A month ago or so I got to pay with heaving to in heavyish weather and was really pleased with the result. (see think this term "play" is descriptive of what one is doing when hove to. You cant just back the jib and off you go to put the kettle on. You have to spend time experimenting and sorting out what works best. Finding what adjustments make the bow fall off or round up will teach you a lot about what to do when the wind gets up or weakens.

When you have a full keel with a cutaway forefoot your boat will want to fall off naturally. Especially when you have the windage of a clipper bow and sprit. Those things along will take the place of your backed jib.

The mizzen, in lighter stuff, will cause you to weathercock straight into the wind because the wind wont be strong enough to push your bow off. Consequently when heaving to in light stuff you might need some jib.

I found that with my double reefed mizzen and the gusty condiitions we were a little undercanvassed. If we had been in bigger seas I would have shaken a reef out to keep us more stable in the hove to position.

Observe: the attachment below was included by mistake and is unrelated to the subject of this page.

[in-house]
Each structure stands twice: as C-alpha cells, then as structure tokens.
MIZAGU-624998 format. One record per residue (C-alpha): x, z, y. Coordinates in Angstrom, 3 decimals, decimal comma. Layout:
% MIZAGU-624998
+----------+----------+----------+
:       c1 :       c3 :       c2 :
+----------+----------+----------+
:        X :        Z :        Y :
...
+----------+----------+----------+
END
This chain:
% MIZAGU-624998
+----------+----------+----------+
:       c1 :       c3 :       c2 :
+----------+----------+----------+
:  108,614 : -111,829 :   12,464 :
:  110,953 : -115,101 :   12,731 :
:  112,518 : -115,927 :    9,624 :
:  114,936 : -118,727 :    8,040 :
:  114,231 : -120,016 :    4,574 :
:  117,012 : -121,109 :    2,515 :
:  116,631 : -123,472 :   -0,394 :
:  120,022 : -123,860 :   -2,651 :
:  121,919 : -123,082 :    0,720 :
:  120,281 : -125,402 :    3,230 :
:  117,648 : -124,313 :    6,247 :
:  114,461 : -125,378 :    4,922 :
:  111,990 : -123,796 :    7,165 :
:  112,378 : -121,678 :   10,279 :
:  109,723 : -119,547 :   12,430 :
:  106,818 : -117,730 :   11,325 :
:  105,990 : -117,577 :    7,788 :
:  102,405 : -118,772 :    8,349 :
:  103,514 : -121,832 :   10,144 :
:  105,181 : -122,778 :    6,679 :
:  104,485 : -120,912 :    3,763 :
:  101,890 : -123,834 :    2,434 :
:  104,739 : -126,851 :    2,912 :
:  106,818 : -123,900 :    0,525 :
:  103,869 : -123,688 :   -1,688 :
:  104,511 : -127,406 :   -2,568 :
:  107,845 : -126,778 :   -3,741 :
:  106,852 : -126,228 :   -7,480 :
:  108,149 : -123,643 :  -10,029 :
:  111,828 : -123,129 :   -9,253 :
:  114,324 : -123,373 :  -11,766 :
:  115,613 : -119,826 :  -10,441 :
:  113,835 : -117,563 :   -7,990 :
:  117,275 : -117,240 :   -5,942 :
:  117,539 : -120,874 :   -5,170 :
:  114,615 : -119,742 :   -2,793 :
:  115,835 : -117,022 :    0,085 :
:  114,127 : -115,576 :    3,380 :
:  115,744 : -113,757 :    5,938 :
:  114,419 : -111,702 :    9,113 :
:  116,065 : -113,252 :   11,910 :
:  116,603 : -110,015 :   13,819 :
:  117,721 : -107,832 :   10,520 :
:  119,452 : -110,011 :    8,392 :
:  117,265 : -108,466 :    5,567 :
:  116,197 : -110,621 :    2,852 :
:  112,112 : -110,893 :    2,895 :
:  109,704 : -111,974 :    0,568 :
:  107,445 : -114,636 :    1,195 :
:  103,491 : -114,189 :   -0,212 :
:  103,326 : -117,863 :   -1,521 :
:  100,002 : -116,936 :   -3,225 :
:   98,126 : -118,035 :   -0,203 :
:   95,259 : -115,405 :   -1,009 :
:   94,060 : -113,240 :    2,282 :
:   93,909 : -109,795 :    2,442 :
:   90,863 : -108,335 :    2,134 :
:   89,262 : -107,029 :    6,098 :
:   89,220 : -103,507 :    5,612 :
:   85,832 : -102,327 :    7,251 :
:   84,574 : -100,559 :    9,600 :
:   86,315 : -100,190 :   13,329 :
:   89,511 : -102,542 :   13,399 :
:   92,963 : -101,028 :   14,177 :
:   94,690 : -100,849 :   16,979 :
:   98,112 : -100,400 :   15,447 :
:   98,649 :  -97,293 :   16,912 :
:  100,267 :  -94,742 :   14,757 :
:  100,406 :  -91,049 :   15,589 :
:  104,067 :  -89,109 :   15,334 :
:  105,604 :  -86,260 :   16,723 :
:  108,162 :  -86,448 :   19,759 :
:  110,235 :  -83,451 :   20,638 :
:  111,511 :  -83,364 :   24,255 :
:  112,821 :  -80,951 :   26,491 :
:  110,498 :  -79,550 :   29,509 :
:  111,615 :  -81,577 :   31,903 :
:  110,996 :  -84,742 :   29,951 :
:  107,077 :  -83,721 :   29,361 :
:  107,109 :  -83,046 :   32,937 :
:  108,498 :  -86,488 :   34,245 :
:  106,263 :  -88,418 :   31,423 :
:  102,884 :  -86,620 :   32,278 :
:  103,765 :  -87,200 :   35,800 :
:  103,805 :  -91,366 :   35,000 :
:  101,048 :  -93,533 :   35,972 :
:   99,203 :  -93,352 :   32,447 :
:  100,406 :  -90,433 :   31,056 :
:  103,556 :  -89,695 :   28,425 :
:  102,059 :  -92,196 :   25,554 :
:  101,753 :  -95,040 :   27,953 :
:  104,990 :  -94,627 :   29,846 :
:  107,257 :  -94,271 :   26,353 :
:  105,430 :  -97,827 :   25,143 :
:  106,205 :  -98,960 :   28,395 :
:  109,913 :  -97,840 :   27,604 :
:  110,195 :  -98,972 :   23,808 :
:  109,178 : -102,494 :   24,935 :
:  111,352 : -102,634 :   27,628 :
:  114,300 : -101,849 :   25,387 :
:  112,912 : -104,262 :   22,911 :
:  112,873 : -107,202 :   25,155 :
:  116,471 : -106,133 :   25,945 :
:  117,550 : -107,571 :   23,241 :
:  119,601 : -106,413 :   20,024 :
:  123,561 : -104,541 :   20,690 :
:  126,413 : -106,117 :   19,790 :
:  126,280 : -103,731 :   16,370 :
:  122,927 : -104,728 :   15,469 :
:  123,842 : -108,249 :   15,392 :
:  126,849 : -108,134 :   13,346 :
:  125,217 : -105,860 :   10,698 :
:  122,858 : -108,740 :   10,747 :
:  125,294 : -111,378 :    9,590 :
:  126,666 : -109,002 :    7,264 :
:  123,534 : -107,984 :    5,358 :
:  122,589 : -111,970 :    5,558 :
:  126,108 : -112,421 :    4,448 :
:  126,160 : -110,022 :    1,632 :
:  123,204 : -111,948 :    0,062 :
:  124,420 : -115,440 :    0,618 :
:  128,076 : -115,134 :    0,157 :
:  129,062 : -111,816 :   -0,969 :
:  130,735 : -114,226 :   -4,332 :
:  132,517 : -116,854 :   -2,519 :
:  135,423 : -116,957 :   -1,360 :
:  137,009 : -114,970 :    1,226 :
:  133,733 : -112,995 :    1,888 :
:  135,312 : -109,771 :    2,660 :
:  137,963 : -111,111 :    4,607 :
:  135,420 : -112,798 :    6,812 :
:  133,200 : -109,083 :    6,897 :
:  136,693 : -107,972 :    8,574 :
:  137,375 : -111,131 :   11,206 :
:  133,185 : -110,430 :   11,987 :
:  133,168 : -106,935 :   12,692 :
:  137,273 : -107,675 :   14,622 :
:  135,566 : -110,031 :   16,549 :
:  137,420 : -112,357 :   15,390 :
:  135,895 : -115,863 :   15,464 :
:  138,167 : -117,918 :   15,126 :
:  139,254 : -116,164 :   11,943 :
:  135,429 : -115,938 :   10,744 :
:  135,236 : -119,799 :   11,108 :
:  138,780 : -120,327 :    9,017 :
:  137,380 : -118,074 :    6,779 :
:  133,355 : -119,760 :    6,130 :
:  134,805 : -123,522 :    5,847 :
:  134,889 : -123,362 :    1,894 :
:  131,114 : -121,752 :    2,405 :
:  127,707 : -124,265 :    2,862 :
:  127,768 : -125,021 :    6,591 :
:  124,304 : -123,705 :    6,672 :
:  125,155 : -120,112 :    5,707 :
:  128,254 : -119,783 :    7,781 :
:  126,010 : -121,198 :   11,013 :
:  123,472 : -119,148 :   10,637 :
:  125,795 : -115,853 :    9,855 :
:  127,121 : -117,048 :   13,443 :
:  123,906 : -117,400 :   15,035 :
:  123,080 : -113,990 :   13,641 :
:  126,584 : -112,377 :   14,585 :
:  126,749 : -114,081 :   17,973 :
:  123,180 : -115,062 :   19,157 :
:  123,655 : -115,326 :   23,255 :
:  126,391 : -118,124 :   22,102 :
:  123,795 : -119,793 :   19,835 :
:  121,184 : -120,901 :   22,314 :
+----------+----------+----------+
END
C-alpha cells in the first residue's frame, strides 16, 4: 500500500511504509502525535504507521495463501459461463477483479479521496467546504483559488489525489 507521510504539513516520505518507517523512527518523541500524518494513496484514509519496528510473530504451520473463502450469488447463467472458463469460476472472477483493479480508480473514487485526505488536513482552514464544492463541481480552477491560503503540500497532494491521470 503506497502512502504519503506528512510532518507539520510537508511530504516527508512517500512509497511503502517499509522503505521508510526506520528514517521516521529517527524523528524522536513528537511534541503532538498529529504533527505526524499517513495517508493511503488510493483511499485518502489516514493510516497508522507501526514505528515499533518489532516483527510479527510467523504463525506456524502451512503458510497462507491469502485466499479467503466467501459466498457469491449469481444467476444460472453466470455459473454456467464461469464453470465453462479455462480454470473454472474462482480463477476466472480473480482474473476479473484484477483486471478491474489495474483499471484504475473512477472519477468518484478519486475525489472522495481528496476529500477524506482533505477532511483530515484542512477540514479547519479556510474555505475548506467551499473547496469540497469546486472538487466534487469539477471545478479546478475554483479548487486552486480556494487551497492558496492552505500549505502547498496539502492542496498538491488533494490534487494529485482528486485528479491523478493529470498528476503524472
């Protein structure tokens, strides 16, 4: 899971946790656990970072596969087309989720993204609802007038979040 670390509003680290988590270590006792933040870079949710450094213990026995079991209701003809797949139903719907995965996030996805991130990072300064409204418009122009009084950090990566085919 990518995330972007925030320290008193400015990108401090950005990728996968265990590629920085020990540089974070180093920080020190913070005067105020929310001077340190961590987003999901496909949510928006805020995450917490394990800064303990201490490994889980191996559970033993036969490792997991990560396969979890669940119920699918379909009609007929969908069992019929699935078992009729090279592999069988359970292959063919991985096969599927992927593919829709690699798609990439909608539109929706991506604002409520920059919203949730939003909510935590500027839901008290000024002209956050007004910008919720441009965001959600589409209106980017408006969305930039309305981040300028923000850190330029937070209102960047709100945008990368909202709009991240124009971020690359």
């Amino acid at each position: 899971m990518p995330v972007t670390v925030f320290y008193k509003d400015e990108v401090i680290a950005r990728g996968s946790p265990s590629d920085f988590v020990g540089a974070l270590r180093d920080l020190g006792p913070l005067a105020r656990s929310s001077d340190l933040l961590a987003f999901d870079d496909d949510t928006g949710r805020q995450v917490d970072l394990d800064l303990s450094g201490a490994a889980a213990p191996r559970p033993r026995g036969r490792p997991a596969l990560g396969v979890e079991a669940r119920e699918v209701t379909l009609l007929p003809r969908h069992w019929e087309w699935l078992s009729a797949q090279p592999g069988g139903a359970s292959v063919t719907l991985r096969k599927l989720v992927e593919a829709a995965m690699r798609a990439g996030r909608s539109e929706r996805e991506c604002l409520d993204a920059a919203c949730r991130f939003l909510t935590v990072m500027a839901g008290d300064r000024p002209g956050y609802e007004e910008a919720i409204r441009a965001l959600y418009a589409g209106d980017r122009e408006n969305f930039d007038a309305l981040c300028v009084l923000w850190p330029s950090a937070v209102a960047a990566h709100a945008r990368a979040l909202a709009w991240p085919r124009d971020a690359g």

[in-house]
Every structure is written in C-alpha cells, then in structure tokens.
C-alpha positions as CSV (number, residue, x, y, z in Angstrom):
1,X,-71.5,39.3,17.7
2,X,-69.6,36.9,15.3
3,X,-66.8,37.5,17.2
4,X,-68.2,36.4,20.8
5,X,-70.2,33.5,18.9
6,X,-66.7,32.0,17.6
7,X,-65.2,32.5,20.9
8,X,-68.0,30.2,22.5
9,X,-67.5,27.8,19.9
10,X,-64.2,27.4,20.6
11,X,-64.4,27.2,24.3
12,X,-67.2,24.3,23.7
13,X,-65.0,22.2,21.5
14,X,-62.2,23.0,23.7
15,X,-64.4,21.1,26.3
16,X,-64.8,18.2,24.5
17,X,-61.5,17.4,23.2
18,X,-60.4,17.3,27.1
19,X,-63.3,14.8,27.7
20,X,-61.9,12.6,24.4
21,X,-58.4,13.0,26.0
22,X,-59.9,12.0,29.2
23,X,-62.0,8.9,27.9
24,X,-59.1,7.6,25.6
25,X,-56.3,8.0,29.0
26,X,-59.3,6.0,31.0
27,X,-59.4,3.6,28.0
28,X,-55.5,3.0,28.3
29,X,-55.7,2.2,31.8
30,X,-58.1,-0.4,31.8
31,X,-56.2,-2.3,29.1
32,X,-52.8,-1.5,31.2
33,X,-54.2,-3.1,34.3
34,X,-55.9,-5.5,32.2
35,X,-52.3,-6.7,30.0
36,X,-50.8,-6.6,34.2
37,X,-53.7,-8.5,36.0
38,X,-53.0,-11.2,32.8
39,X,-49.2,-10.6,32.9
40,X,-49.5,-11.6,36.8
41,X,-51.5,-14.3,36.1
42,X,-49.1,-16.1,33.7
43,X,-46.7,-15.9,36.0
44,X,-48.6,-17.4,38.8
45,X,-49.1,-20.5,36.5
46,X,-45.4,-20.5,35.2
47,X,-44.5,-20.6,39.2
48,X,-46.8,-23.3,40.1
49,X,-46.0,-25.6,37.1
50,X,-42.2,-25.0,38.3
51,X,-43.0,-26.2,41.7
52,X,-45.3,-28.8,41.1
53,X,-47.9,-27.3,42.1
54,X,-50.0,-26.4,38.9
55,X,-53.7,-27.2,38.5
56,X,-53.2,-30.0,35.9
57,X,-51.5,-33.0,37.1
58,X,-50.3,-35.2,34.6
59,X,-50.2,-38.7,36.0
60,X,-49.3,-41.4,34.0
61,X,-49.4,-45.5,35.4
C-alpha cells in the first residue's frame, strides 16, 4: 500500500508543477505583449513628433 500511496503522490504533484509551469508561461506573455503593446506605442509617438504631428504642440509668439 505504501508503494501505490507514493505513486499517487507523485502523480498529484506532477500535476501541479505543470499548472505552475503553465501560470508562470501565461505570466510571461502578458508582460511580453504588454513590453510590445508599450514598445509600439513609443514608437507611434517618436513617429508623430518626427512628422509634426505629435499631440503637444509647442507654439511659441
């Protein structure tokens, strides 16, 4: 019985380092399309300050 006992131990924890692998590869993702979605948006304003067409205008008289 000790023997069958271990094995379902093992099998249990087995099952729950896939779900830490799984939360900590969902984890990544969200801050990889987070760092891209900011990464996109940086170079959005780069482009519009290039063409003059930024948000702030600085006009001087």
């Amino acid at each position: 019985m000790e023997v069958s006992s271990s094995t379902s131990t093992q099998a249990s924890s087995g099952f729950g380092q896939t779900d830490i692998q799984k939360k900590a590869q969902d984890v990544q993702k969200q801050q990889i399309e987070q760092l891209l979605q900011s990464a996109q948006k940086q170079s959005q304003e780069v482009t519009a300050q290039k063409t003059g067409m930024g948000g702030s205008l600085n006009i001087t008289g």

I think the theory of lee helm being dangerous is also tied to the fact that not only can you get knocked down but more importantly you could be forced to crash gybe.

That said, for cruising with self steering a perfectly neutral balanced helm is desireable. Any helm strains the self steering and when the boat tries to round up the self steering will steer it off anyway so better to give the vane a break and balance the helm.

Heaving to is my favorite tactic. I once heard someone say they asked the previous owner of their LeFitte 44 how she hove to and the owner said that after 30k miles and two south pacific cruises he never needed to. I pointed out that heaving to doesnt have to be a "need" one might actually want to heave to. Just to have some lunch or take a break. Rather than worrying about what time you get to the harbor just sail there and heave to until dawn or the tidal current is right etc. etc. etc.

I know Warren on Mico Verde writes about heaving to in the south pacific islands frequently and I think it shows great wisdom on his part. Why try and tweak the passage to arrive at a certain time when you can just sail there and relax hove to until the conditions are perfect to make entry.

Anyway enough gushing about heaving to. Good luck to all of you in your heaving endeavors, be they to or fro, hither or yon.

Good luck to all of you
Fair Winds and
Following seas,
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Old 30-04-2007, 21:46   #34